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| 7h25 | 22.1 km | 977 m | 1105 m
This stage leaves Freissinières and follows the GR® 50, passing several mountain hamlets. It then crosses the Fonds du Sap wood to descend close to the village of Réotier and its petrifying fountain and reach the wide Durance valley. Just after the confluence of the Guil and Durance rivers, it arrives at the fortified town of Mont-Dauphin, the stage destination.
Leave Freissinières on departmental road D 238 heading towards the bottom of the valley. Cross the bridge over the Biaysse stream and take the forest track on the left that heads along the right bank of the stream, moves away from it and rejoins it again at the entry to Pallon (1,127m). Stay on the right bank, follow the D 38 for 300m, and then turn left onto a rural path that leads to a fork in the road. Continue straight ahead to climb to the Chambon, cross the hamlet by following the D 38 and, at the cross, take the road to the right that leads to Champcella (1,230m). At the exit from the village near the Croix la Chapelle chapel, walk uphill on the right-hand road and follow it until reaching the first crossroads after the hamlet of Ponteil. Take a ridge trail on the left heading to the south east and reach to the forest road in the Preyts area. Follow it for 250m and then take the path heading uphill into the wood on the right, pass Villard, cross the St Thomas stream and walk downhill to reach the hamlet of Mikéou. Leave the GR® 50 to descend along the little road and, below the power line, continue by taking the path to the left to arrive at the Réotier cemetery (1,164m). Then veer to the north before descending in hairpin bends to reach a road at Cros and then the D 38. Cross the D 38 and take a path opposite, which leads to the railway. Turn left along a little road leading to the car park at the edge of the D 37. Take the D 7 to the right for 800m and at the crossroads turn onto the right-hand path that leads to the right bank of the Guil. Pass under national road N 94 to reach a little road. Follow it to the left and then climb to the right on the D 137t to reach the gates to the Mont-Dauphin citadel (1,041m) and then its centre. (The tourist office organises guided visits of the citadel).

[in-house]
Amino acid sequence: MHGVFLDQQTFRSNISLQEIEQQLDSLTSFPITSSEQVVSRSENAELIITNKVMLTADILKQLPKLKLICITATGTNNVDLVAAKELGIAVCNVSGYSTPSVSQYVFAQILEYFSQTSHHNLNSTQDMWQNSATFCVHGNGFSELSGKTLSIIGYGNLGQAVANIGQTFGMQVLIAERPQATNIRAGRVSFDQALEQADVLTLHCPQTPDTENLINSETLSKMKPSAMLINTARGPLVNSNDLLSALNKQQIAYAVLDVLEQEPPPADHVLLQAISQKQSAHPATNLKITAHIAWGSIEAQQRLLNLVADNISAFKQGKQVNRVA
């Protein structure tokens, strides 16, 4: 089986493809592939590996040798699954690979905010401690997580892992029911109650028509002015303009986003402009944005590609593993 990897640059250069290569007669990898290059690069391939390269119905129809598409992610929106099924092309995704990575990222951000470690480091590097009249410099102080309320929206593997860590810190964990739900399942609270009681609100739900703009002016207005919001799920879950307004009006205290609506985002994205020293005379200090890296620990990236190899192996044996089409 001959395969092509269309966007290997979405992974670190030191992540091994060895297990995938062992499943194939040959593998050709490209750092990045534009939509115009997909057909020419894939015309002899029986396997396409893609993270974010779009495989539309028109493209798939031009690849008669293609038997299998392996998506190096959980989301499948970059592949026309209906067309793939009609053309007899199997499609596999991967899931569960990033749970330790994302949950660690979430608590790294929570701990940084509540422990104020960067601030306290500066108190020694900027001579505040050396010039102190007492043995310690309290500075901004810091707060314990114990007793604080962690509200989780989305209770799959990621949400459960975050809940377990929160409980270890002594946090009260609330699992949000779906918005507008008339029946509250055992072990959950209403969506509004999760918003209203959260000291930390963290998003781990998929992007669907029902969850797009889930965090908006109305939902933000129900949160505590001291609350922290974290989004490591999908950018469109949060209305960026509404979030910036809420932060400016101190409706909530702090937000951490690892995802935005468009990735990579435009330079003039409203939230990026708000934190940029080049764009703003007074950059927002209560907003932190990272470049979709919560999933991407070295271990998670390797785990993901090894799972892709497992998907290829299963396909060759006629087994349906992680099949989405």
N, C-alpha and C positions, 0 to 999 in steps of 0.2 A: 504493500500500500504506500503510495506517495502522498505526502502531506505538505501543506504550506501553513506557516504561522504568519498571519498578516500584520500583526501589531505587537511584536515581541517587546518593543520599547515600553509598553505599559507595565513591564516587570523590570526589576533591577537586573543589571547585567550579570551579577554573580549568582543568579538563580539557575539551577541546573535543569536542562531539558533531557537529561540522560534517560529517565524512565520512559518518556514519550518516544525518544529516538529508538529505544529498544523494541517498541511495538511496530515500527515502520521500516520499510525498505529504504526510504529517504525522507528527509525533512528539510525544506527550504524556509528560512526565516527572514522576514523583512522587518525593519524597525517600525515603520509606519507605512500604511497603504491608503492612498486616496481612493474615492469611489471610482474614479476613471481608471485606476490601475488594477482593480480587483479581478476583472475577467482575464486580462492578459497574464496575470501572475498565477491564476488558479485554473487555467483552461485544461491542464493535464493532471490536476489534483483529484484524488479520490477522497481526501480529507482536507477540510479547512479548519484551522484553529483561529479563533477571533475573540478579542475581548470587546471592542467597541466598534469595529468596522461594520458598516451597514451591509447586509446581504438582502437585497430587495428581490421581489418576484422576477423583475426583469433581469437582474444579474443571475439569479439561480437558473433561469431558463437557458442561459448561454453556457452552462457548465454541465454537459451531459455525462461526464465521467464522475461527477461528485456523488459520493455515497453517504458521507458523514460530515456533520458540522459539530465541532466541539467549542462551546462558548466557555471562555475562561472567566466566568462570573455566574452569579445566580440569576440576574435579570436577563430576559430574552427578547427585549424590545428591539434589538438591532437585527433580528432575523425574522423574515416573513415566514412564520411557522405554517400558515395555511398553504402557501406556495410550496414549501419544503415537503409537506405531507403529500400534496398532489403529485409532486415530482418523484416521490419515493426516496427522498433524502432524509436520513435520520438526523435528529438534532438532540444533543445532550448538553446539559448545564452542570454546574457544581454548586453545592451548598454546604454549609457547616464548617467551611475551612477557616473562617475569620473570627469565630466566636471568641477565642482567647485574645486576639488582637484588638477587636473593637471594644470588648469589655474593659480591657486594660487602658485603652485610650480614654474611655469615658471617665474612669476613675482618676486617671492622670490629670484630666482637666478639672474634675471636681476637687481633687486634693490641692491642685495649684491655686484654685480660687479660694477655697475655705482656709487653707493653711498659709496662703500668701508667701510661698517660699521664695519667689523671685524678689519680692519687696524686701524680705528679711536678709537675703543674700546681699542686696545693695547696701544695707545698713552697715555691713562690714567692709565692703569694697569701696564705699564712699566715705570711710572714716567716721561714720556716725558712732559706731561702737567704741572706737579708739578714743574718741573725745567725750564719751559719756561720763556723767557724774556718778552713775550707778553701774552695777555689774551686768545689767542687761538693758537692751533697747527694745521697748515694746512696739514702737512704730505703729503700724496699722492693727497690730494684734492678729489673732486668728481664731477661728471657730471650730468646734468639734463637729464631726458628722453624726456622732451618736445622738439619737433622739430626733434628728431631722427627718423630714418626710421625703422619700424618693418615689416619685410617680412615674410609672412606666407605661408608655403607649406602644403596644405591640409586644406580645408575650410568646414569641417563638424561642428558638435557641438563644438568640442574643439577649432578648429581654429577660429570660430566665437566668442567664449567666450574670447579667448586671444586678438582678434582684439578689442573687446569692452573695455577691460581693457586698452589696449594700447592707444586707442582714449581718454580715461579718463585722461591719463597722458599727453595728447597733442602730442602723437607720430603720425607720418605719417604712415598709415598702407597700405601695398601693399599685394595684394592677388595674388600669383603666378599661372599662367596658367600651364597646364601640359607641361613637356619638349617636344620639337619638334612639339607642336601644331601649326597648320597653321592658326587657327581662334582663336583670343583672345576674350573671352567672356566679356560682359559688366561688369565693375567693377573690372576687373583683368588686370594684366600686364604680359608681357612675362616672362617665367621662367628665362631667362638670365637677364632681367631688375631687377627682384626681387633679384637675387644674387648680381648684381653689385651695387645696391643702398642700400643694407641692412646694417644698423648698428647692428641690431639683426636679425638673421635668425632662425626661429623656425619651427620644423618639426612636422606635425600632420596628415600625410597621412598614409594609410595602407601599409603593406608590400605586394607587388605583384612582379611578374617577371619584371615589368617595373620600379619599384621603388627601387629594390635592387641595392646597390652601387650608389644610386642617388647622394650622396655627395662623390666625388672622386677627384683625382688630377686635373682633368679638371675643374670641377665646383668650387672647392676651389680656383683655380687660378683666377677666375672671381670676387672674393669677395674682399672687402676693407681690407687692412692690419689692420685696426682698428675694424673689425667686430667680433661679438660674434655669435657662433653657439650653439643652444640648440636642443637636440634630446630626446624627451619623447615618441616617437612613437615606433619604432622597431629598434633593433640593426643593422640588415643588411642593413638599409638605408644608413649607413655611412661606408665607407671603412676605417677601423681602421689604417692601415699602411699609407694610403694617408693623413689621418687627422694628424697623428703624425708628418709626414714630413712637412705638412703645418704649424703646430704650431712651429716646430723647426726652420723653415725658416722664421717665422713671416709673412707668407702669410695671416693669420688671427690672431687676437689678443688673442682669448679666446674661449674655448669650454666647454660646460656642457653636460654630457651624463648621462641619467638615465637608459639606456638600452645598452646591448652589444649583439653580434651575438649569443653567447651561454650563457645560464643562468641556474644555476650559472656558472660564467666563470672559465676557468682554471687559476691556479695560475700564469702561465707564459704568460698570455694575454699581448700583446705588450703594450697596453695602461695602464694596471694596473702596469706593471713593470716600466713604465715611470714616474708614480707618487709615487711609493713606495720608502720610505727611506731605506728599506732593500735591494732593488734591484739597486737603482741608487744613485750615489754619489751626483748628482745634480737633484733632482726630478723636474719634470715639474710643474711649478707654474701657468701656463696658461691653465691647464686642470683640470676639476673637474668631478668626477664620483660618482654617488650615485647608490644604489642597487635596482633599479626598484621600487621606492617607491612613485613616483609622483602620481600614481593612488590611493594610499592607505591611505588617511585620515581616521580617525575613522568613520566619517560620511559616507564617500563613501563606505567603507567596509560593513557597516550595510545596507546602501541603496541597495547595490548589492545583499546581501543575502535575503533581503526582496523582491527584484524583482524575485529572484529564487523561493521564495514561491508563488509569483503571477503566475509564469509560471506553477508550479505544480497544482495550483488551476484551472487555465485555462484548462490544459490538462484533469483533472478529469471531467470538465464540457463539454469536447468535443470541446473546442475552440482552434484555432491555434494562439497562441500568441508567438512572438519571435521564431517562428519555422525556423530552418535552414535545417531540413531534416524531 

On leaving Freissinières valley, it is possible to observe the old glacial rock bar that sealed the valley at Pallon, before contemplating the current fall of the Gourfouran chasm. Closer to the village of Le Chambon, it is also possible to see the traces (low stone walls) of the old Roman road (Via Domitia) that linked Sisteron to the Montgenèvre pass using this route. Champcella (“hidden field”) was given its name because its crops formed a cereal granary sheltered from the pillagers for the inhabitants of the Durance valley. Today, protected from overly intensive farming, certain adventitious harvest species that are becoming ever rarer can be found here: cornflowers, pheasant’s-eye, or common quail. The climb back uphill takes you along the Bouchet ridge, with the majestic Tête de Vautisse (3,156m) rising up above it. Next, the trail borders the sides of the right bank of the River Durance. A little before Réotier, it reaches a level with the very majestic and unusual petrifying fountain, an astonishing monument of limestone concretions forming gnamma holes and listed as a natural monument. The fortified town of Mont-Dauphin, which can be distinguished from the other side of the valley during the descent to the Durance, was designed by Vauban in 1692 to be the “ideal town”, combining military neighbourhoods with civil life. It was initially created to protect the Haut Dauphiné region from the territorial aspirations of the Duke of Savoie, who had just destroyed Guillestre, Embrun and Gap. Work stopped a century later, however, and it was never to be completed for lack of money. Now, it is possible to visit its ramparts dominating the elbow of the Durance, and also the powder magazine or the arsenal. Today, the smallest community of the Hautes-Alpes (within the enclosure of the fortifications) also offers craft treasures: pottery, sundials, silk painting and leather engraving. The Guil canyon with its petrifying fountain completes the hot springs of Plan-de-Phazy, as the “Titan’s Hand” of the village of Eygliers completes the capricious influences of water on the rock. Which perhaps explains why the Rue des Masques, situated on the other side of the canyon, is imbued with legends… Furthermore, the vineyards of the Guillestrois area are the highest in France (at around 1,200m in altitude), but they are private, non-commercial holdings, and thus retain an authentic, original style.
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Last update : 2013-02-06